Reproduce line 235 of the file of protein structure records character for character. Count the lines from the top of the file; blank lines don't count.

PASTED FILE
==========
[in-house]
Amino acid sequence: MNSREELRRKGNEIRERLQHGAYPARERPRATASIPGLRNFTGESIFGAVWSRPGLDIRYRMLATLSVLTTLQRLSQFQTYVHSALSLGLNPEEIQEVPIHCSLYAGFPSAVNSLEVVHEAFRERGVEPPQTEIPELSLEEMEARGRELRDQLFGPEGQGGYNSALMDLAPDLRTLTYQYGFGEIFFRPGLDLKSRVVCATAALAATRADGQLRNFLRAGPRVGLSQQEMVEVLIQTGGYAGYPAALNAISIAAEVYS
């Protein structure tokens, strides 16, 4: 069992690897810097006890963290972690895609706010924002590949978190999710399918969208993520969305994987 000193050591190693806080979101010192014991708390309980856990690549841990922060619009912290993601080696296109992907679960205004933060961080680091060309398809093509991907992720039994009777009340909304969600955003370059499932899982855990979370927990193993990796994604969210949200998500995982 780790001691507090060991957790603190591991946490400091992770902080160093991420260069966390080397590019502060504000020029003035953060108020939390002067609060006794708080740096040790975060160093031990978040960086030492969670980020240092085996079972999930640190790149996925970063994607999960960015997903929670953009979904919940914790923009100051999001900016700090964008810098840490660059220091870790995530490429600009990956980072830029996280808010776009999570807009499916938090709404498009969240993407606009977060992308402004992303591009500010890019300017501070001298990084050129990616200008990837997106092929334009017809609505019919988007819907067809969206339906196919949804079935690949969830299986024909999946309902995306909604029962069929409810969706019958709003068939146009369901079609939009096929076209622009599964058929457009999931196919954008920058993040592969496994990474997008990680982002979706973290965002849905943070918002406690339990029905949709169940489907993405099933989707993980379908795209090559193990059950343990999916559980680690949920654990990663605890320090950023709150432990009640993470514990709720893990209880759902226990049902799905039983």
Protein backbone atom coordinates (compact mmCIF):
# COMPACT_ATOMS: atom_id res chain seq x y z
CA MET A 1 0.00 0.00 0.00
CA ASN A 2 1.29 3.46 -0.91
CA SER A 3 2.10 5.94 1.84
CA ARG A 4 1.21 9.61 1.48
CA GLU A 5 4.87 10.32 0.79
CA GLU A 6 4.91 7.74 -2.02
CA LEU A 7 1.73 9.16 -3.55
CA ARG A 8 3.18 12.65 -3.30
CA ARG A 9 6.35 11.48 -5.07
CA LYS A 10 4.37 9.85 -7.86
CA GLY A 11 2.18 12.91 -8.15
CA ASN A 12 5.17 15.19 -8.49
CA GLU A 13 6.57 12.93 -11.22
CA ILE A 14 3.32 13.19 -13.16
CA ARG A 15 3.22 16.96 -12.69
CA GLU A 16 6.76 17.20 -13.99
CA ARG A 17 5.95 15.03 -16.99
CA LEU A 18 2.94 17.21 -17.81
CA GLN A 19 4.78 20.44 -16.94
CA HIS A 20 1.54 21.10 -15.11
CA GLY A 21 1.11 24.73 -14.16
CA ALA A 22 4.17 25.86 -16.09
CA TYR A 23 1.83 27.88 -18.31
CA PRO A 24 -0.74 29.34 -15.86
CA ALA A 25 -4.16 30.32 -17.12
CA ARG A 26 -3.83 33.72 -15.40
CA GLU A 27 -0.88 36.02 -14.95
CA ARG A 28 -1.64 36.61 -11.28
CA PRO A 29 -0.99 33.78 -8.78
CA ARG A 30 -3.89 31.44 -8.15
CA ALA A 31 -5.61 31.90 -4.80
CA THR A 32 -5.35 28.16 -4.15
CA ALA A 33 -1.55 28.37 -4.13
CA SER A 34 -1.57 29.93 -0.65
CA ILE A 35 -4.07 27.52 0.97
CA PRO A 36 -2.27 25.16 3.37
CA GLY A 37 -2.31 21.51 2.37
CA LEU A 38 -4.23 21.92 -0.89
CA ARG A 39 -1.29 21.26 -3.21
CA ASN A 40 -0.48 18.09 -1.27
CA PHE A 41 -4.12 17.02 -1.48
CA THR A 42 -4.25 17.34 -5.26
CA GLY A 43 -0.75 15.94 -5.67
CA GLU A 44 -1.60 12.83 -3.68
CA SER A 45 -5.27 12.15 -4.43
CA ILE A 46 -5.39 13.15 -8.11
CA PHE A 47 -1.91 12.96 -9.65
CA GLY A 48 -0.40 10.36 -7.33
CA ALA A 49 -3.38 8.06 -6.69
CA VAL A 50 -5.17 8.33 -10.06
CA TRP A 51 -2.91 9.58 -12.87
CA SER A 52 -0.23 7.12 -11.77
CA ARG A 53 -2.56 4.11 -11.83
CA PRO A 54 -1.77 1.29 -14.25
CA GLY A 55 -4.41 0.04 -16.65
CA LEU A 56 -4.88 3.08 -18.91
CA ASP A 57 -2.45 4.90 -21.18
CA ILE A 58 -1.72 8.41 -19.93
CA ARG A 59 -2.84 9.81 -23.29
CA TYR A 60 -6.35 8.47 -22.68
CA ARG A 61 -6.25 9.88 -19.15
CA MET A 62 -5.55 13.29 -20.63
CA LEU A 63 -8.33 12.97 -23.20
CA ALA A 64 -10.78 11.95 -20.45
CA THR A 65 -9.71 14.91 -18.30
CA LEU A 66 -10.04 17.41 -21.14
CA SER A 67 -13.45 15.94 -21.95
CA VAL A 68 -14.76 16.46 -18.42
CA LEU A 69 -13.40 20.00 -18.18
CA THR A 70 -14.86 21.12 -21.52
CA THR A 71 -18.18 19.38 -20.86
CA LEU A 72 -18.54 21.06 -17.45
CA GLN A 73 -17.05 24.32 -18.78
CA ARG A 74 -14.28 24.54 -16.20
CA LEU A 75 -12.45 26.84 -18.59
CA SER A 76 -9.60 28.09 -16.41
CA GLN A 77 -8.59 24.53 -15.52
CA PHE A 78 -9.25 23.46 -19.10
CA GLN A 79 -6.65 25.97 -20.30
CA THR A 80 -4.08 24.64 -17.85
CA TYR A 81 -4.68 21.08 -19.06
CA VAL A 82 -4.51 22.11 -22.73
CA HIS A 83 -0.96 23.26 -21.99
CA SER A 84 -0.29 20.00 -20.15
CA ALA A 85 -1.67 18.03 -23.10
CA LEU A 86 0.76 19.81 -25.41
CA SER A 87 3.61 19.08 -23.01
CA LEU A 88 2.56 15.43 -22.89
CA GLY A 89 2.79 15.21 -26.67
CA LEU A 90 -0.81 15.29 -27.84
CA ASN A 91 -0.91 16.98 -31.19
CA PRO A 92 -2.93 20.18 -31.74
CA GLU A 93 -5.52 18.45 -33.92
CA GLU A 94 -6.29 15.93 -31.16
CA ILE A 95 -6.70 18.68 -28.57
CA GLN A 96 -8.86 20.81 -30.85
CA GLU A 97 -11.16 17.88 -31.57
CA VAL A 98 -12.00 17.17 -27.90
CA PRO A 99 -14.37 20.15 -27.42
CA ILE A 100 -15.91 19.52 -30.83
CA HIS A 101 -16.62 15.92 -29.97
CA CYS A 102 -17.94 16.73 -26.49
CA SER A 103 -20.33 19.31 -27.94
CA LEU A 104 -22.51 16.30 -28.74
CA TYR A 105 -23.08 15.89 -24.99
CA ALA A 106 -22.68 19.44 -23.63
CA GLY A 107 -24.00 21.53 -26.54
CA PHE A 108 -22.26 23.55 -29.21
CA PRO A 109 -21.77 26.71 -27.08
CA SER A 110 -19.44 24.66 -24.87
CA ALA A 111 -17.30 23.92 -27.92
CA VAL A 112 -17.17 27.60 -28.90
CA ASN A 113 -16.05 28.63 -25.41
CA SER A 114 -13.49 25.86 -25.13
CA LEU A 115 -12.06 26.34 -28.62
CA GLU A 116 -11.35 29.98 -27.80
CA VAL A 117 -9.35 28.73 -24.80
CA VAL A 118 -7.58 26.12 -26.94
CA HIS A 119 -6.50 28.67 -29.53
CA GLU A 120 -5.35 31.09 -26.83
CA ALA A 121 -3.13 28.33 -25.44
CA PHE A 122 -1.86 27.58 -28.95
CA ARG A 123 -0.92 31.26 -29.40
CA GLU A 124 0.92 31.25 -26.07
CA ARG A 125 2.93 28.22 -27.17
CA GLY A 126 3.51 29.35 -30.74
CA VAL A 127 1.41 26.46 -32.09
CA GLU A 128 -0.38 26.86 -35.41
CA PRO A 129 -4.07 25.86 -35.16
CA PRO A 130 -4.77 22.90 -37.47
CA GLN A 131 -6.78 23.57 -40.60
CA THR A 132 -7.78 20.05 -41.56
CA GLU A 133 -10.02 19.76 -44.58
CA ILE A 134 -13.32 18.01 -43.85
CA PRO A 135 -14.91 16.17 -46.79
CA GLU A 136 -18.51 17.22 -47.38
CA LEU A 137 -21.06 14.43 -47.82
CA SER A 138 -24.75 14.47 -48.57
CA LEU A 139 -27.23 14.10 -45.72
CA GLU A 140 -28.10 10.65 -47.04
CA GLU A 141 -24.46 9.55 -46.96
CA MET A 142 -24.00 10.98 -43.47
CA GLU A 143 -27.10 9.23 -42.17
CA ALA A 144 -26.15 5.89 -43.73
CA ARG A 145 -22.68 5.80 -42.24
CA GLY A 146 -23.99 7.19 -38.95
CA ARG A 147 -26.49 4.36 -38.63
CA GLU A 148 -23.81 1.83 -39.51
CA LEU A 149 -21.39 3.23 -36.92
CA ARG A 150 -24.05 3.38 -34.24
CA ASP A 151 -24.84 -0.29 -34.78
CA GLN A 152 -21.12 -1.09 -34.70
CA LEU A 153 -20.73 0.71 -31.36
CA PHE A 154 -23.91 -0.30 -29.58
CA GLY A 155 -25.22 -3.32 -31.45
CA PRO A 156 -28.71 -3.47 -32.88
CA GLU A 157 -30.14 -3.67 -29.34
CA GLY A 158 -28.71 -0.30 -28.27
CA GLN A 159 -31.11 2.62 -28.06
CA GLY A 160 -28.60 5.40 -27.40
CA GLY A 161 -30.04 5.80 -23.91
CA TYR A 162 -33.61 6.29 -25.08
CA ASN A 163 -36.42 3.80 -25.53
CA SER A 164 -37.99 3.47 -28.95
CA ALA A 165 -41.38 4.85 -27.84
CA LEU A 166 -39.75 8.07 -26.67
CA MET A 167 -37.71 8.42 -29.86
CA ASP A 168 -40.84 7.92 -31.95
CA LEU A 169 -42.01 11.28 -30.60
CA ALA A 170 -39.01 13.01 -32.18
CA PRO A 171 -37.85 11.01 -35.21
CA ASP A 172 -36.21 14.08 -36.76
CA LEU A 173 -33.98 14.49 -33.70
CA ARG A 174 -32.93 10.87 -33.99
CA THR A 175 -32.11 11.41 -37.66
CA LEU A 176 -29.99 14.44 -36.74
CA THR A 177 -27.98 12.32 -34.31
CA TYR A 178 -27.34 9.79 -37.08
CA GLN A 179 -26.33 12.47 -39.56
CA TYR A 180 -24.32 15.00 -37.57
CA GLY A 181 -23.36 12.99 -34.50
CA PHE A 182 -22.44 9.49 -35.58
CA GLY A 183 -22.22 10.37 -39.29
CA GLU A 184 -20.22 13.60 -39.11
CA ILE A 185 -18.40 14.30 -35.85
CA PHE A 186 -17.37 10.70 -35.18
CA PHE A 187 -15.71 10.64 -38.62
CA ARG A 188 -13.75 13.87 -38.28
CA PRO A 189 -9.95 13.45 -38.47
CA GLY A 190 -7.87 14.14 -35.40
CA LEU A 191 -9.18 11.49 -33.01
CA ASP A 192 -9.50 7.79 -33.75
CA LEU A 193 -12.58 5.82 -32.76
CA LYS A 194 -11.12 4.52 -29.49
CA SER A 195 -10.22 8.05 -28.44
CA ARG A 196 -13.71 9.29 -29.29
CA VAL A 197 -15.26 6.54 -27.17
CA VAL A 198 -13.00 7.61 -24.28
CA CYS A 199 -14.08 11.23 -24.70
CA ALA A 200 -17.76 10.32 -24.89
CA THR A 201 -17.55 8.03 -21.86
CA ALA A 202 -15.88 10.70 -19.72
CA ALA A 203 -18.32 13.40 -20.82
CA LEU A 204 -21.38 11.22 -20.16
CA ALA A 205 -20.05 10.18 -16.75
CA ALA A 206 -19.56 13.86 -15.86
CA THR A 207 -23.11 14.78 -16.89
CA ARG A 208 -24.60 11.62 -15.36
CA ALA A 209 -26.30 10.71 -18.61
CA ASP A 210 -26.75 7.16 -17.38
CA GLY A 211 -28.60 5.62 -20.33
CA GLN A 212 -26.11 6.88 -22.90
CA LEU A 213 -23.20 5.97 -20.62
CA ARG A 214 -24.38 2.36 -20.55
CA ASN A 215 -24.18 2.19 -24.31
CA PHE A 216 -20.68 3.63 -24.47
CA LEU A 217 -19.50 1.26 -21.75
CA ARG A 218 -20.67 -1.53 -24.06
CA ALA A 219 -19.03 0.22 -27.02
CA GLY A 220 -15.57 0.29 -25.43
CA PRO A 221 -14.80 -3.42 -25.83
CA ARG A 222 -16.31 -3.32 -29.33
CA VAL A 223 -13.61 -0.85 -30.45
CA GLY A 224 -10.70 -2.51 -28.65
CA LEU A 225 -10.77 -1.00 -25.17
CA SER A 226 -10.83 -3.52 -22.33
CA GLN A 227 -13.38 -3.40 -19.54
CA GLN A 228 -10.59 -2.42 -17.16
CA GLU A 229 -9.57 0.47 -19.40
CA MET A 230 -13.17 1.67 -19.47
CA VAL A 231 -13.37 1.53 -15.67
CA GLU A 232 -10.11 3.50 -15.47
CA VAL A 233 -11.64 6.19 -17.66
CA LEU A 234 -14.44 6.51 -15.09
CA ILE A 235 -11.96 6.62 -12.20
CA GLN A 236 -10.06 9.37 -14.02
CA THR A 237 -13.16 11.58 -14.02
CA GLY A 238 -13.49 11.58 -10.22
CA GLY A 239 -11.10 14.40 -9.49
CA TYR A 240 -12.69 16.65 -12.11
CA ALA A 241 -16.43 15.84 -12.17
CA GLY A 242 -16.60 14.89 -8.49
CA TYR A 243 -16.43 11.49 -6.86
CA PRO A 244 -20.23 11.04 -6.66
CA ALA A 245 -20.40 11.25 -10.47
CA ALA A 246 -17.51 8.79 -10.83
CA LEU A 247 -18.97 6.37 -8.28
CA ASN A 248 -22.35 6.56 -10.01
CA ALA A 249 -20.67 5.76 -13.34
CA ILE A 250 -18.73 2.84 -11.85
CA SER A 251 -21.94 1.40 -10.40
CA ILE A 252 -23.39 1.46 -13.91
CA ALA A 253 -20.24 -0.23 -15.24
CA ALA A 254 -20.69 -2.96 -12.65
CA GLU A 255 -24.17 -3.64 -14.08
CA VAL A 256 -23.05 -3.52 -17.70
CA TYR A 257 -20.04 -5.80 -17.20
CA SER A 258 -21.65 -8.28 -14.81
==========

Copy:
CA MET A 230 -13.17 1.67 -19.47